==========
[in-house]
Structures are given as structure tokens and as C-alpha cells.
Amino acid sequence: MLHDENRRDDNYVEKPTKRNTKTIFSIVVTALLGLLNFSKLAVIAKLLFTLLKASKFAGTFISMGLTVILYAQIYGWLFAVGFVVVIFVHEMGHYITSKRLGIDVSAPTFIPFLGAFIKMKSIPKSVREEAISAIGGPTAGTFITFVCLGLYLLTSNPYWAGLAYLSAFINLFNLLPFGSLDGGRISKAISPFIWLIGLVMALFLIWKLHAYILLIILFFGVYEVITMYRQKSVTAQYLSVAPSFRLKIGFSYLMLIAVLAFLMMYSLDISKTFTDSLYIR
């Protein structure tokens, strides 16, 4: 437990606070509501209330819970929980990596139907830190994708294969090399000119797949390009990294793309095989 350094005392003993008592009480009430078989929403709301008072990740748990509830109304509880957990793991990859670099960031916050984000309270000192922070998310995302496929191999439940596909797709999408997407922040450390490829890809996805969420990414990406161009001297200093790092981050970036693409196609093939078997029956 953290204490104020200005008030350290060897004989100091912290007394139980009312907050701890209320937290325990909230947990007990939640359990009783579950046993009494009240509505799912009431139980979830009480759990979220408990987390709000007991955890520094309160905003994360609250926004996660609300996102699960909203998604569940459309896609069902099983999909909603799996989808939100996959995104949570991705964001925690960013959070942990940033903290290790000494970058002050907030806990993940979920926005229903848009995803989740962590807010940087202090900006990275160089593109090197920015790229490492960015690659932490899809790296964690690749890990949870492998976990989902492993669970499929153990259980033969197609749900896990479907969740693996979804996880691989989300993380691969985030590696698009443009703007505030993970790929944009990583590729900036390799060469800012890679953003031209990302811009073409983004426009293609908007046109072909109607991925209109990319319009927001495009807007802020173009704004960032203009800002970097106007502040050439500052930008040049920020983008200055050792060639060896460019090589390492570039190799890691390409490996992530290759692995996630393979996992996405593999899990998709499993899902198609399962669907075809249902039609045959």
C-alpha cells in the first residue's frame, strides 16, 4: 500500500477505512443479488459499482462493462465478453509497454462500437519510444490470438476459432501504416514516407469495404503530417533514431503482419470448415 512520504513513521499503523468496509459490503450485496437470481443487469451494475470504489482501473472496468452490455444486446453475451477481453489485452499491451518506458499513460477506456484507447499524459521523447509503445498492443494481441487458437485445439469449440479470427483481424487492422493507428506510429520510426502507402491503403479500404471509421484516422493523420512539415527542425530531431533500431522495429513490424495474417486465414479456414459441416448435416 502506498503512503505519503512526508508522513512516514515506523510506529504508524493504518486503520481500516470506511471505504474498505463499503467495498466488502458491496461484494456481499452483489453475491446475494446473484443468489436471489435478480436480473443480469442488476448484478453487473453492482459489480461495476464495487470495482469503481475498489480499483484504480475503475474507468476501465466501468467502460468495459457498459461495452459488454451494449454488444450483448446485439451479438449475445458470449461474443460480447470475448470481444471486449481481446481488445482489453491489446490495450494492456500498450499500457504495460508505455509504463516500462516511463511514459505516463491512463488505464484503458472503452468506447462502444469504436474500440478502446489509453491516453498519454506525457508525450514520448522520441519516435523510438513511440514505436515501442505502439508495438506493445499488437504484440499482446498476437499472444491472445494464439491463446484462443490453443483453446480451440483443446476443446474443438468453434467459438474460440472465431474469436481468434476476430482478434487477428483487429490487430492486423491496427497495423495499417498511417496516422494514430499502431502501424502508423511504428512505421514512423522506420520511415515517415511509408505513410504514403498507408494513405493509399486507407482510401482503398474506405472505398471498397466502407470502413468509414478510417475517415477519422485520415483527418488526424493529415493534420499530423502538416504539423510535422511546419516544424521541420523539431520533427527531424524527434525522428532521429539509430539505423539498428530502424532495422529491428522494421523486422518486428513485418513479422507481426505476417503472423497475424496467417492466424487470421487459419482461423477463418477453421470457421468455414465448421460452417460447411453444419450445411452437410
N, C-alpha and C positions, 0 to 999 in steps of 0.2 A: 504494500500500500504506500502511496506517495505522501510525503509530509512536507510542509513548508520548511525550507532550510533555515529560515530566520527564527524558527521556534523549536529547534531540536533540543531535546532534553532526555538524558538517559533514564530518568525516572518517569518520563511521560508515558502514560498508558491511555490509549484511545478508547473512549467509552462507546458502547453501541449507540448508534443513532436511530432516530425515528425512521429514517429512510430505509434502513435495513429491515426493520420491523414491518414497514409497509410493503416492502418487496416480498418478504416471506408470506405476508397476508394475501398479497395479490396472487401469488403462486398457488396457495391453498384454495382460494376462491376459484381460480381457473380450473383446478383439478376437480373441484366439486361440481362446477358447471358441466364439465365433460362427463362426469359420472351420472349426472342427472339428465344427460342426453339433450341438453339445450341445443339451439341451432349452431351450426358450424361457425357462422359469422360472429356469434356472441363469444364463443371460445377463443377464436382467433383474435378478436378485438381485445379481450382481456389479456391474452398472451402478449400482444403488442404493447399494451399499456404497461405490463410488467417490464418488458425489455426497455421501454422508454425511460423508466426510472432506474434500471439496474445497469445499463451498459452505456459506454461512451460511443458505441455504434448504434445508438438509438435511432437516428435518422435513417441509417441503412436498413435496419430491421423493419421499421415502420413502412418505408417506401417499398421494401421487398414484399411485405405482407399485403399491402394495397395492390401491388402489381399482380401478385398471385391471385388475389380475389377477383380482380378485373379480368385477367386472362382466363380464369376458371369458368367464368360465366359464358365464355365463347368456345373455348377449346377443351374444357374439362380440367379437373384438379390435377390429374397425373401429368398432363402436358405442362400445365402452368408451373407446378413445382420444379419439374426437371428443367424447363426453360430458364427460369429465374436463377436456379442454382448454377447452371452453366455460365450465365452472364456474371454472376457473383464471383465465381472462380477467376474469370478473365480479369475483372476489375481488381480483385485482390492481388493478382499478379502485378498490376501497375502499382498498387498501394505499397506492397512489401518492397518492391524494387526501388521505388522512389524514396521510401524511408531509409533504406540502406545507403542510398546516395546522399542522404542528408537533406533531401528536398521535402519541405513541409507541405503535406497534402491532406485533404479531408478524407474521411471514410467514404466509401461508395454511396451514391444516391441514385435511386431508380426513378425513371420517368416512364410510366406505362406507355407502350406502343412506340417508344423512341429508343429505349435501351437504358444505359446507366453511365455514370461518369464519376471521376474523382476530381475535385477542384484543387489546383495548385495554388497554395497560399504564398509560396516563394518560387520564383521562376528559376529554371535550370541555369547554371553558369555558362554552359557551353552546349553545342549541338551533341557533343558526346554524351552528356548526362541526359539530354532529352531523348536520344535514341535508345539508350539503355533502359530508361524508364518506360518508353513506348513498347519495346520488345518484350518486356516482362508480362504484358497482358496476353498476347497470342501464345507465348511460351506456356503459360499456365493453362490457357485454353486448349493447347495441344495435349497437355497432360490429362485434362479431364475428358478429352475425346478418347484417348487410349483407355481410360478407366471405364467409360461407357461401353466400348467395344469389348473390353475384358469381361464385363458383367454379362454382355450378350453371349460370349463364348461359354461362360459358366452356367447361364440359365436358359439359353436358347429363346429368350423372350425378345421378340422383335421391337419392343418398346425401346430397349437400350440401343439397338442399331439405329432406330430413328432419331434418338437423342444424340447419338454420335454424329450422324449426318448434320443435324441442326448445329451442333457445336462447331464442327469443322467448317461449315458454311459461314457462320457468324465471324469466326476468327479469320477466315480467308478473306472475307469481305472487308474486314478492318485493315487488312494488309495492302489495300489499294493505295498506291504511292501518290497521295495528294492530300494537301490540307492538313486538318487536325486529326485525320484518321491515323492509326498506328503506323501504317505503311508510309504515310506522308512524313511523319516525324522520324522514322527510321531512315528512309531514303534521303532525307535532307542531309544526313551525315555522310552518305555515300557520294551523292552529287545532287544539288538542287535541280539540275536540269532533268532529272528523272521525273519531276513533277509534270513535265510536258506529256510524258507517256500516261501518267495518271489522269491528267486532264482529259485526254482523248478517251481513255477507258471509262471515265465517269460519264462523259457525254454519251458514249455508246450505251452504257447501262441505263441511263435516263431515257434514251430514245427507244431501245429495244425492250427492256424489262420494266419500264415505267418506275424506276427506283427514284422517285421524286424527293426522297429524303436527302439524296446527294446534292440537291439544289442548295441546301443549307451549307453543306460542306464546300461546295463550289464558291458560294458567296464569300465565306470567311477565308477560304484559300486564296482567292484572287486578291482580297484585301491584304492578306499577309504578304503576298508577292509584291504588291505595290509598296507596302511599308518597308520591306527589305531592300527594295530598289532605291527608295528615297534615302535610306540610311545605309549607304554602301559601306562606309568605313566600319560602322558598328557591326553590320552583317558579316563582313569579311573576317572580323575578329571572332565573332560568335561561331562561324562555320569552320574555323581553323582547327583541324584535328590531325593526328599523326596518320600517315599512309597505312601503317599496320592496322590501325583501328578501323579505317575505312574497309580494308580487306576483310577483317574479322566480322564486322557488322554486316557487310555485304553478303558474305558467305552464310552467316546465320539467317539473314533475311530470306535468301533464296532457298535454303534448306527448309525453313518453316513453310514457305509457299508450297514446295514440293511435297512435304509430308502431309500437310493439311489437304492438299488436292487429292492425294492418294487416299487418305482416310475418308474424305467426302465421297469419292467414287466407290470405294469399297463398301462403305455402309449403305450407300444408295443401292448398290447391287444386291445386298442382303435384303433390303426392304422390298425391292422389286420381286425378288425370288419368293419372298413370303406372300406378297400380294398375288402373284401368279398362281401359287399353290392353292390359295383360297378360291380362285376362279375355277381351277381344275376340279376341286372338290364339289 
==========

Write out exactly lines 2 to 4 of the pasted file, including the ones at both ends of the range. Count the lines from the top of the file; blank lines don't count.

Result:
Structures are given as structure tokens and as C-alpha cells.
Amino acid sequence: MLHDENRRDDNYVEKPTKRNTKTIFSIVVTALLGLLNFSKLAVIAKLLFTLLKASKFAGTFISMGLTVILYAQIYGWLFAVGFVVVIFVHEMGHYITSKRLGIDVSAPTFIPFLGAFIKMKSIPKSVREEAISAIGGPTAGTFITFVCLGLYLLTSNPYWAGLAYLSAFINLFNLLPFGSLDGGRISKAISPFIWLIGLVMALFLIWKLHAYILLIILFFGVYEVITMYRQKSVTAQYLSVAPSFRLKIGFSYLMLIAVLAFLMMYSLDISKTFTDSLYIR
């Protein structure tokens, strides 16, 4: 437990606070509501209330819970929980990596139907830190994708294969090399000119797949390009990294793309095989 350094005392003993008592009480009430078989929403709301008072990740748990509830109304509880957990793991990859670099960031916050984000309270000192922070998310995302496929191999439940596909797709999408997407922040450390490829890809996805969420990414990406161009001297200093790092981050970036693409196609093939078997029956 953290204490104020200005008030350290060897004989100091912290007394139980009312907050701890209320937290325990909230947990007990939640359990009783579950046993009494009240509505799912009431139980979830009480759990979220408990987390709000007991955890520094309160905003994360609250926004996660609300996102699960909203998604569940459309896609069902099983999909909603799996989808939100996959995104949570991705964001925690960013959070942990940033903290290790000494970058002050907030806990993940979920926005229903848009995803989740962590807010940087202090900006990275160089593109090197920015790229490492960015690659932490899809790296964690690749890990949870492998976990989902492993669970499929153990259980033969197609749900896990479907969740693996979804996880691989989300993380691969985030590696698009443009703007505030993970790929944009990583590729900036390799060469800012890679953003031209990302811009073409983004426009293609908007046109072909109607991925209109990319319009927001495009807007802020173009704004960032203009800002970097106007502040050439500052930008040049920020983008200055050792060639060896460019090589390492570039190799890691390409490996992530290759692995996630393979996992996405593999899990998709499993899902198609399962669907075809249902039609045959």